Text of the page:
Applying the Federal Communications Commission’s 2015 Declaratory Ruling and Order, a Florida federal court agreed with a defendant in a Telephone Consumer Protection Act dispute that the plaintiff failed to allege the use of an automatic telephone dialing system (ATDS).
Verizon referred an account to The CBE Group Inc. for collection that included the phone number of S. Ryan Strauss. CBE then placed 26 telephone calls to Strauss over a six-month period seeking to collect on the debt.
Strauss responded with a putative class action suit against both CBE and Verizon. CBE conceded that the first two calls made to Strauss utilized a predictive dialer under the mistaken belief that the phone number was a landline. But the remaining calls were made using the company’s patent-pending Manual Clicker Application (MCA) which CBE argued did not constitute an ATDS because it requires an agent to manually initiate the call by clicking a computer mouse or pressing a keyboard “enter” key. Verizon argued that it could not be vicariously liable under the statute.
All parties filed motions for summary judgment. U.S. District Court Judge James I. Cohn generally sided with the defendants, dismissing the claims against Verizon and granting summary judgment in favor of CBE on the 24 calls made with the MCA system.
The TCPA defines an ATDS as “equipment which has the capacity (A) to store or produce telephone numbers to be called, using a random or sequential number generator, and (B) to dial such numbers.” In last year’s Declaratory Ruling, the FCC expanded this definition and explained that the term “capacity” refers not only to a device’s “present capacity” or “current configuration,” but also includes its “potential functionalities.”
For the court to determine whether a dialer is a predictive dialing system and an ATDS, its “primary consideration” is “whether human intervention is required at the point in time at which the number is dialed,” Judge Cohn said.
Strauss failed to create a genuine dispute with regard to CBE’s last 24 calls. By itself, the MCA lacked the capability to dial predictively, the court said, and the “overwhelming weight of the evidence” indicated the equipment it utilized to connect calls did not change that calculus.
In an affidavit from a CBE executive, the defendant explained that after a company representative clicked to initiate a call, the MCA used connecting devices that only allowed for “pass-throughs” and were incapable of doing any type of automatic outbound dialing. It therefore lacked the capacity to store, produce, or dial numbers using a random or sequential number generator.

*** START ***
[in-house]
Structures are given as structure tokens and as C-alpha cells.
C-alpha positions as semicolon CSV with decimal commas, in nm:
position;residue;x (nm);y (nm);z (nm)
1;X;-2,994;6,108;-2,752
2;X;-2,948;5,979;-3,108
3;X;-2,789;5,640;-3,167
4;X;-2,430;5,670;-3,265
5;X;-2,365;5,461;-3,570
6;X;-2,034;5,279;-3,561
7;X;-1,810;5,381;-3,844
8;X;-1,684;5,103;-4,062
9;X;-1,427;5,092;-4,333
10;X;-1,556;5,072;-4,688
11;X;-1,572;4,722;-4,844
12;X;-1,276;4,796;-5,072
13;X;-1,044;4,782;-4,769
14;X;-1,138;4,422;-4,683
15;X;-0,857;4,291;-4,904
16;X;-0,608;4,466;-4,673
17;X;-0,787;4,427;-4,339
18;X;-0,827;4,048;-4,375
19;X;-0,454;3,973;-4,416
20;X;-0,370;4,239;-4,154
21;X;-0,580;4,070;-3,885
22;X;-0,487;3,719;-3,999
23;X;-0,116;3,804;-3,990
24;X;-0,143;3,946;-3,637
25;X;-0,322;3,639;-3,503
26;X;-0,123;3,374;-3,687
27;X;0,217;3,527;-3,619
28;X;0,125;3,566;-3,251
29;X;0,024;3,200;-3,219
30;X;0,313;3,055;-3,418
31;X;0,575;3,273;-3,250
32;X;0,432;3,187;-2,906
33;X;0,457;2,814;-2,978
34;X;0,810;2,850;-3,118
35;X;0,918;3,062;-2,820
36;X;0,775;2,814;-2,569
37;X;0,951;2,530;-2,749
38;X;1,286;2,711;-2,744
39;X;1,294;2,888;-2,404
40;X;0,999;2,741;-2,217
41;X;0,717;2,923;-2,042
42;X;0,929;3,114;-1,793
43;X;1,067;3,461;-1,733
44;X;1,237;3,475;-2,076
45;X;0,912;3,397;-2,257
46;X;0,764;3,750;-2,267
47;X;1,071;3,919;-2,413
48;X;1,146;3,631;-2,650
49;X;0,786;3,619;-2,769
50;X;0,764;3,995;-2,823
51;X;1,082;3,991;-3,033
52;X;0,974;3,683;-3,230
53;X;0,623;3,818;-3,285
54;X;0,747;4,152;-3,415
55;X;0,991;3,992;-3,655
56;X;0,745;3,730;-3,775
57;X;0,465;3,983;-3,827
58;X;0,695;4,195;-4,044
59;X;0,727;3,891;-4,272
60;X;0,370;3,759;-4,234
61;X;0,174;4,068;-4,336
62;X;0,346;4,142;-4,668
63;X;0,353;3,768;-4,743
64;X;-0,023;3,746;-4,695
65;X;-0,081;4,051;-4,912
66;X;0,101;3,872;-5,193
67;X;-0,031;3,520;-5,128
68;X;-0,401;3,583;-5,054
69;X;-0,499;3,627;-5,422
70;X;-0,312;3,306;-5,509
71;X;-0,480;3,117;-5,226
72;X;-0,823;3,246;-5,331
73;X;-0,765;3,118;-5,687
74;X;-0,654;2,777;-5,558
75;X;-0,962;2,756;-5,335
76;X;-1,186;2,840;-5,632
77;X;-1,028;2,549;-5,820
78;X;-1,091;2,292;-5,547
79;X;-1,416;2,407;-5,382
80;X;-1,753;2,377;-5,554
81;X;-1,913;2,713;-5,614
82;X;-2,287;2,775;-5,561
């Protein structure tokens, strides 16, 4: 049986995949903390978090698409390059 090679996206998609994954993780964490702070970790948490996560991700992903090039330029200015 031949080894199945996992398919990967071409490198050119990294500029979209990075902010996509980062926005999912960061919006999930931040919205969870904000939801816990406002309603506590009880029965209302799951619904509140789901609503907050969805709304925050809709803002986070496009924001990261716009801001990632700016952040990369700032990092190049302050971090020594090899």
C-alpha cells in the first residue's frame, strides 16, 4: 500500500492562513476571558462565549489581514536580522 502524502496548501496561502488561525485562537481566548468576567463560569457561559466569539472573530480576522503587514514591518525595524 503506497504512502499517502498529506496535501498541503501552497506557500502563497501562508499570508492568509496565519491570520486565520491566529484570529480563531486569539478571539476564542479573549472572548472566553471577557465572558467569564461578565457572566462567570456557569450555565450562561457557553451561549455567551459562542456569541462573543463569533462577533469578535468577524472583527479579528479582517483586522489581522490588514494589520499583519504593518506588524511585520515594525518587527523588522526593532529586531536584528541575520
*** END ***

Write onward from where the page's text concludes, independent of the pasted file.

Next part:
“Because CBE has presented substantial evidence that human intervention is essential at the point in time that the number is dialed using the MCA and that the [equipment] used does not have the functionalities required to classify it as a predictive dialer, Defendants have made a prima facie showing that they are not liable as a matter of law for the calls made after April 15, 2014,” the court said.
The plaintiff’s expert was unable to overcome this showing, the judge added, as he did not address the capabilities of the equipment CBE used with the MCA, but “merely assume[d]” that CBE used a predictive dialer for all of its calls, as it admittedly used them for landline calls. The plaintiff’s expert report was therefore “insufficient to create a genuine issue of material fact regarding the dialing service that CBE used,” the court concluded.
Turning to the question of Verizon’s vicarious liability, Judge Cohn again found that the plaintiff failed to create a genuine dispute. None of the evidence demonstrated an agency relationship between Verizon and CBE where Verizon exercised “substantial control” over the agent’s actions, ratified CBE’s conduct, or made representations that CBE acted with authority.
While CBE provided Verizon with limited access to its information and systems so that Verizon could conduct quality control measures such as performing random audits of CBE’s collection calls, conducting on-site visits every six to nine months, and reviewing collection reports made available by CBE through its client portal, this “quality control falls short of establishing ‘substantial control’ or apparent authority by the FCC’s standards,” the court wrote.
Nothing in the evidence suggested that Verizon gave CBE access to its systems, authorized CBE to use its name or marks, or knew that CBE was violating the TCPA and failed to stop it, the judge wrote. “Even if Verizon participated in the preparation of the transcript read by CBE agents, on balance, this evidence is insufficient to create an issue of disputed material fact for trial regarding an agency relationship between CBE and Verizon.”
The court found, however, that Strauss was entitled to summary judgment on the first two calls from CBE, as the defendant conceded that it used a predictive dialer to make the calls to the plaintiff’s cell phone. Judge Cohn ordered CBE to pay statutory damages of $500 per call for a total of $1,000.
To read the order in Strauss v. The CBE Group, Inc., click here.
Why it matters: The order discusses two hot topics in TCPA law: what constitutes an ATDS and the standard for vicarious liability. In both instances, the defendants emerged victorious in Florida federal court, with the judge determining that Verizon’s quality control access to CBE’s operations did not rise to the level of “sufficient control” to demonstrate an agency relationship for purposes of vicarious liability. And even the FCC’s 2015 Declaratory Ruling that expanded the scope of an ATDS to include “potential functionalities” could not save the plaintiff’s argument that the system used by CBE violated the TCPA where the company was able to show that “human intervention [was] essential at the point in time that the number is dialed.”